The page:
Choose Your Own Adventure

Laura Marris


You’re the star of the story.

These pilasters, these tiger rugs,
they belong to you, and the sickness
inside of your ___________
will be cured.

The king has had a son. No,
it’s the king’s birthday, and all the prisoners
will be released.

Do you want them released
from their bodies?

The magpies take __________
to their nests. There are spoons in the trees at evening,
small flashes that look like leaves.

You can run away with the king
or play chess with the daughter.

Take the exile’s road through the marshes.
There’s a spring there, deep,
and yellow with sulfur. If the fumes
turn the crown black, you can soak it in vinegar.
Would you like to fall in love?

The bones in the cliff wall
are mastodon tusks. Skin stretched tight
over your faces, neither of you has eaten,
and his lips are swollen with thirst.

When he comes back to bed with cold hands
he warms them on your skin. Ach, ach say the magpies,
burdened with silver. Thief, thief.
Come out of the marshes or die. Search the streets
of the portside city for a little room over the bakery.


The daughter’s hair brushes the chess pieces
when it’s her turn.
She’s not a great player—quickly, her king is lying down.

She wants to learn to dance, no, she’s bored
of dancing. Her little white sneakers
leave scuff marks on the rug.

She strokes the pile back into place as she looks at you
and you kiss her or leave the room.


How awful is the sound of the fisher cat
slipping all night through the reeds?

A man I loved tied a tarp over the well
and staked it, something heavier than a hand in his palm.


The daughter’s hair is soft when you touch it. It’s sad,
you think, that she can be both beautiful and boring.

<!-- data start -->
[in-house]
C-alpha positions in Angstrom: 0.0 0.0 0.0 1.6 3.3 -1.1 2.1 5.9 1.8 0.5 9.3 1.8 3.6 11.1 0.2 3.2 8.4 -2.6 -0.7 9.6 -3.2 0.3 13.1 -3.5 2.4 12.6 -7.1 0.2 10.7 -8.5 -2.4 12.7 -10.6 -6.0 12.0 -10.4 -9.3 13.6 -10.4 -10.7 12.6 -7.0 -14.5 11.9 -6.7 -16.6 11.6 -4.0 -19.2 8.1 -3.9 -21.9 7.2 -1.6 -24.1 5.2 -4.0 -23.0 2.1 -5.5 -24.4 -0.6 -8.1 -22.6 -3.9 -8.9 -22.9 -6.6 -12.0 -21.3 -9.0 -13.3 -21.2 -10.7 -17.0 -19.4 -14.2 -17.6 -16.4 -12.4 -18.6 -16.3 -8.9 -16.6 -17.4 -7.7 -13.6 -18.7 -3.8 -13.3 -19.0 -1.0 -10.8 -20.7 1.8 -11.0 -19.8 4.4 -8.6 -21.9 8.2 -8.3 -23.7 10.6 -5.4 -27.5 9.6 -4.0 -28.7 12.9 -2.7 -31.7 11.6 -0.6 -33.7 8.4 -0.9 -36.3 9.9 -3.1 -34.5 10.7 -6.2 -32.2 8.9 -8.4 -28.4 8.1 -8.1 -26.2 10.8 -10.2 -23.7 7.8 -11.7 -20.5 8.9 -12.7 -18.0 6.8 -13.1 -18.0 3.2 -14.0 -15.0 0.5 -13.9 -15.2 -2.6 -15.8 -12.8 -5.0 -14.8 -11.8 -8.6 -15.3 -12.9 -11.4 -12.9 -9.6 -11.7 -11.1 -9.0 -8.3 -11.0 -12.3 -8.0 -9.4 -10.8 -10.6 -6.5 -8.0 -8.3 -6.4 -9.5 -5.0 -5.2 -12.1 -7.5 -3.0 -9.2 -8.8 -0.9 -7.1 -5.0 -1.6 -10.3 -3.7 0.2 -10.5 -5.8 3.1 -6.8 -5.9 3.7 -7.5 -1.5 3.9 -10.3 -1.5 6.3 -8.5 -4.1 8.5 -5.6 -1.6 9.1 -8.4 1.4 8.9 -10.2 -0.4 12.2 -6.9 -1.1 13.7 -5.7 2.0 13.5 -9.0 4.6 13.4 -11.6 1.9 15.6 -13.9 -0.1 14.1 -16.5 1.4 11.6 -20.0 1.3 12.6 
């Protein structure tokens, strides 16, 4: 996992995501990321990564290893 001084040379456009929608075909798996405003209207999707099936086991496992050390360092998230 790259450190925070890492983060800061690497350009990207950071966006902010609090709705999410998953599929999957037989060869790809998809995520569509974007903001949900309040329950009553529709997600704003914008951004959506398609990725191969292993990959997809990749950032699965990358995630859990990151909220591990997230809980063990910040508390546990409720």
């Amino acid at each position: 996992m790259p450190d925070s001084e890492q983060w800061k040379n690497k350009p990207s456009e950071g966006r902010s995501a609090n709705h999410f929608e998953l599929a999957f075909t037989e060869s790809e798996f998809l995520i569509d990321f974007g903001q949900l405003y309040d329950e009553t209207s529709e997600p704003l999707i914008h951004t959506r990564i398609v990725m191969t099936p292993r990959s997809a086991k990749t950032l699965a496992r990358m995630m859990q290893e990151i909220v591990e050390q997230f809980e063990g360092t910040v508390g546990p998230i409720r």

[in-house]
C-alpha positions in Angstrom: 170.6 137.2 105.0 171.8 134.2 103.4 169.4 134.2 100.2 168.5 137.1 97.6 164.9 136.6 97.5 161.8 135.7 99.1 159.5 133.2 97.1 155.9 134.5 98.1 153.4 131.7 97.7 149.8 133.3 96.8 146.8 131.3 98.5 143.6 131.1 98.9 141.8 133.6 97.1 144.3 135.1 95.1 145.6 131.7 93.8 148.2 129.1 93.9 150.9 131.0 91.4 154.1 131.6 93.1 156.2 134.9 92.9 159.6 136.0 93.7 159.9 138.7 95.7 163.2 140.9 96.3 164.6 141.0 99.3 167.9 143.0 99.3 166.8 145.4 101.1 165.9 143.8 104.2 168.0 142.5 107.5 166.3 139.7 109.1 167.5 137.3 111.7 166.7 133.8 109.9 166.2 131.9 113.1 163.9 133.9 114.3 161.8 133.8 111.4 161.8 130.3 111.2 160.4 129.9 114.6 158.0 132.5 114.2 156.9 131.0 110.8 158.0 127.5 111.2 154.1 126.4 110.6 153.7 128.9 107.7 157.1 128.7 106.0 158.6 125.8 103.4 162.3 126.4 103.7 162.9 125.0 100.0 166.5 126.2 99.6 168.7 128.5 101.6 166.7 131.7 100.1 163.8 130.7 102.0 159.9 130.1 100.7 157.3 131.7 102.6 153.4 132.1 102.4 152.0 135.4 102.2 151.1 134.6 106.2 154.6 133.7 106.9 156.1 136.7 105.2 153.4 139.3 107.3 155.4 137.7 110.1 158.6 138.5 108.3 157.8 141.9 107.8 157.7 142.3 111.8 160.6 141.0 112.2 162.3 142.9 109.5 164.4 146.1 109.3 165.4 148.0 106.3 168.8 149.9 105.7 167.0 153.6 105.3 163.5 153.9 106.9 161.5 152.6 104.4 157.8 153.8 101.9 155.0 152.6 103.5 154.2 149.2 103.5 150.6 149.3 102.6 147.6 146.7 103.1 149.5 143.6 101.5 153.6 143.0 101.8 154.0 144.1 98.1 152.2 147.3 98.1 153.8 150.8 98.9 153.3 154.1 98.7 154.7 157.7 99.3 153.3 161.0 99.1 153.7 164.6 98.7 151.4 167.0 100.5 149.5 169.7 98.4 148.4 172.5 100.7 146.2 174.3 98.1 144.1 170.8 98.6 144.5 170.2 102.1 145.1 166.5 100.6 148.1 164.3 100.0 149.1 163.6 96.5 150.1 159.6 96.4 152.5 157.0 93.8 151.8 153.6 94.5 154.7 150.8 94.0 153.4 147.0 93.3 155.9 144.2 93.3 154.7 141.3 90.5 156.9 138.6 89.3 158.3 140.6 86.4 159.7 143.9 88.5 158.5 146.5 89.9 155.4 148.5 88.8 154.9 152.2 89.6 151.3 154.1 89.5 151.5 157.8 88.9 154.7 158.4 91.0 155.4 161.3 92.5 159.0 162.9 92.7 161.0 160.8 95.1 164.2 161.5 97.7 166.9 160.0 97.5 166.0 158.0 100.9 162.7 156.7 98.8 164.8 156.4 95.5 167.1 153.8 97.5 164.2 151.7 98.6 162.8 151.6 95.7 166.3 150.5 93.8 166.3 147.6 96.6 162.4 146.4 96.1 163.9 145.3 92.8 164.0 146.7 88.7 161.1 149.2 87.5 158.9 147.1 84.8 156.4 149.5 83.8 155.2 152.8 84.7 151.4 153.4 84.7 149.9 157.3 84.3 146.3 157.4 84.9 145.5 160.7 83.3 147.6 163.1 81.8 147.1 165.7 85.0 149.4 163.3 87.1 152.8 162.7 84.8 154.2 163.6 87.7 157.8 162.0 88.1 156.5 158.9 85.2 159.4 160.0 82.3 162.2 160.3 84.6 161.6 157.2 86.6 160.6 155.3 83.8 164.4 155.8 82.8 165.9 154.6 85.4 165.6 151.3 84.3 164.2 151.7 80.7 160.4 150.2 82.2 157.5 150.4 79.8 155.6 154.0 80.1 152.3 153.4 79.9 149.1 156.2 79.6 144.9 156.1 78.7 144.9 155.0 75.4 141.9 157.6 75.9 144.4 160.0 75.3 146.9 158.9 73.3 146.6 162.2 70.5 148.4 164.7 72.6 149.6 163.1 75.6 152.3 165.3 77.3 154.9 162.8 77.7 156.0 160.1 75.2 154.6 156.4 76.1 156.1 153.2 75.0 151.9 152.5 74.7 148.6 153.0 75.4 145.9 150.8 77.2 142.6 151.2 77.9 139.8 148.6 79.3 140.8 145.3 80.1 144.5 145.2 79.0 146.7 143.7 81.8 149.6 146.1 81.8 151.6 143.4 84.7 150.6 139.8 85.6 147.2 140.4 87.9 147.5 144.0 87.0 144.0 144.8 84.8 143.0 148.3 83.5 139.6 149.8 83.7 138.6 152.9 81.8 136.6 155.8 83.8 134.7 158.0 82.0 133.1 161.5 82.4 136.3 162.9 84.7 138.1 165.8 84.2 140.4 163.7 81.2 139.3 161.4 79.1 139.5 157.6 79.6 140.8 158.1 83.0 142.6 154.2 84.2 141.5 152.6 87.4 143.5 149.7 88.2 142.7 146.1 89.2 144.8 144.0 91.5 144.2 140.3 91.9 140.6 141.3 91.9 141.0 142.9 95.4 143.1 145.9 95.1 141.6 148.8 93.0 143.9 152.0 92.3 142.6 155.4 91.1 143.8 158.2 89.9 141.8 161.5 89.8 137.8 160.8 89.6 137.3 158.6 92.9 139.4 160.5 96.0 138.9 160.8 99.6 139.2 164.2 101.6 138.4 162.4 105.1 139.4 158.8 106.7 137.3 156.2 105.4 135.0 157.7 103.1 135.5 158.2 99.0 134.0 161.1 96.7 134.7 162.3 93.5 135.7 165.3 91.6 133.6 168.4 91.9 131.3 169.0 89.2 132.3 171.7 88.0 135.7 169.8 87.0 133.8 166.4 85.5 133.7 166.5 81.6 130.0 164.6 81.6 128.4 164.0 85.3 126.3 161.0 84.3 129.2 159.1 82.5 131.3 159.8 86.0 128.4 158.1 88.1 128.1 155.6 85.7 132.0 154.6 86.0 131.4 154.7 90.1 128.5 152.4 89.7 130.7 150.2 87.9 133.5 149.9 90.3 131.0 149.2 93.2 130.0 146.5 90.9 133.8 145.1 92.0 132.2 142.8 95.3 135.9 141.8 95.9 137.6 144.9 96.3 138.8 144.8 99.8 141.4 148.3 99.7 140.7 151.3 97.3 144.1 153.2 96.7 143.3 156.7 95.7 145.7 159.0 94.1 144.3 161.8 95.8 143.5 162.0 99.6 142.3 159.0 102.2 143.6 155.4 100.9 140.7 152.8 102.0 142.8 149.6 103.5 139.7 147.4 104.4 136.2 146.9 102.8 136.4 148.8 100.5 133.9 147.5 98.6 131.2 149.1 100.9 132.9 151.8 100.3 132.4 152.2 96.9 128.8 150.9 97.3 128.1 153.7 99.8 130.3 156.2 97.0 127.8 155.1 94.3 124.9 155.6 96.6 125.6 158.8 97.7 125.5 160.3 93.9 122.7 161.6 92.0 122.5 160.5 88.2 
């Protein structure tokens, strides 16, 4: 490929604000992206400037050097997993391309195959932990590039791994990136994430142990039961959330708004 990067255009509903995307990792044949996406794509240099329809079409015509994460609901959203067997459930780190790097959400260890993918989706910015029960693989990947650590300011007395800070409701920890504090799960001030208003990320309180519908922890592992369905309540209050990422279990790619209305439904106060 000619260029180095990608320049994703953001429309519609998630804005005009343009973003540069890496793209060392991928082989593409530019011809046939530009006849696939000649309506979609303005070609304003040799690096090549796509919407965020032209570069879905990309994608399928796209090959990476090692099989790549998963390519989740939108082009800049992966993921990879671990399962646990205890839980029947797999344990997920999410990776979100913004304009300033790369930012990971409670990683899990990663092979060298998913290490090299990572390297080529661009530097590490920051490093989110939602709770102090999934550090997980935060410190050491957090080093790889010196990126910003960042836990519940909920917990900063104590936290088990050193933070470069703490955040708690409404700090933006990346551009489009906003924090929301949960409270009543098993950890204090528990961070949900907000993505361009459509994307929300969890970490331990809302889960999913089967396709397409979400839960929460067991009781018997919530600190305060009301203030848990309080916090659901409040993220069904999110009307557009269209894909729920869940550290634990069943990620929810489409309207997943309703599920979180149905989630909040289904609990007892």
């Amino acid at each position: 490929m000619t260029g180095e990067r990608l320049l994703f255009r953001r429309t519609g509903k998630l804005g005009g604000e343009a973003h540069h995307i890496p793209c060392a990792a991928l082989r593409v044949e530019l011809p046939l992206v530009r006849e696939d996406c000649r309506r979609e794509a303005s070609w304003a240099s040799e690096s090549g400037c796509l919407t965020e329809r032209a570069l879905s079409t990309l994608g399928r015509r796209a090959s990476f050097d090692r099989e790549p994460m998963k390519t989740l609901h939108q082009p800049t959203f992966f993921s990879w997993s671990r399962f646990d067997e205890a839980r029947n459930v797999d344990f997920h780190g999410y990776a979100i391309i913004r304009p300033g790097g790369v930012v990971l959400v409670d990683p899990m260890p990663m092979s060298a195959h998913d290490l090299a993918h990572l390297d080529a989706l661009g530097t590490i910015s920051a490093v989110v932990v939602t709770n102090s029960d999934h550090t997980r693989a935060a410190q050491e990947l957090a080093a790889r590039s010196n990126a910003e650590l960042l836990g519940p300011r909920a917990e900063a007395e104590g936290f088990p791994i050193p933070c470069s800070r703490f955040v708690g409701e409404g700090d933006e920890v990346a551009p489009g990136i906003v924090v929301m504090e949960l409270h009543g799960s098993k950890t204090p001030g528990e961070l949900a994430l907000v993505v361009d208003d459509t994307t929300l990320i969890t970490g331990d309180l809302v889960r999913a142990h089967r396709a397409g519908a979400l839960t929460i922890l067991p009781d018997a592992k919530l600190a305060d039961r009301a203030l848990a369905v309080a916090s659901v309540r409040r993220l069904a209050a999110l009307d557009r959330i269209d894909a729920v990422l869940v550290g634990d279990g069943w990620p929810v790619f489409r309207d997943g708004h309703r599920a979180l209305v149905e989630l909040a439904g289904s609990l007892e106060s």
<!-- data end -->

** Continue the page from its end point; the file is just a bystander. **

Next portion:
Couldn’t they have given her better words to say?

If you wish to stay, you must pass a test.
Four steps from the oak
a trapdoor carved into the ground.
Underneath you must fight _________ to the death—
are you willing to die for love?

All the roads are strings, pressed into the marshes.
The gypsy wind blows through the gate,
bringing the calls of children,
the sounds of the carousel.


It’s not a trapdoor really, but a grate.
Between the metal bars, two eyes watch you fumble
with the lock. Ach, ach, say the magpies,
beginner, beginner.

The monster wraps his claws around the bars,
pulling them shut.


The devil’s gonna get you—Bessie Smith, sung
through the corner of a mouth.

Dance steps practiced in the dark
before coming to bed
stay in the muscles of the feet
with no one seeing.

don’t want no two-time stuff, anything but the rattle
of the straw in the drink in his white shirt pocket.


This time, the monster becomes a man.
In the front of his helmet:
a mirror. Would you like to lay down your weapon?

On your pyre,
pine logs full of sap. They spark when lit,
smoking over the sea and the ship that launches
you on the dark water.

No no no, he says,
not another reader.


Dispassionate oyster eaters, broken
shells of slick
mother of ________ and calcite. White wine
tastes like minerals and grass.
These dark, waxy leaves
are what, my love?

The smell of eucalyptus.
Two cups of juice, two cups of coffee.

A kneeling man is a frightening kind—
across the water,
the city lights edge up the hills.
In the mermaid store—a gallery?—
the nurse mermaid wears a sequined cap
drinks a martini.

Out of the dark the waves roll
through humid chambers of the caves
shaped by erosion—


You have killed the monster,
you must marry the girl. It’s
a short engagement, two feasts,
a festival.


Is this everything you wanted?
Yes, you say, to the lifted veil.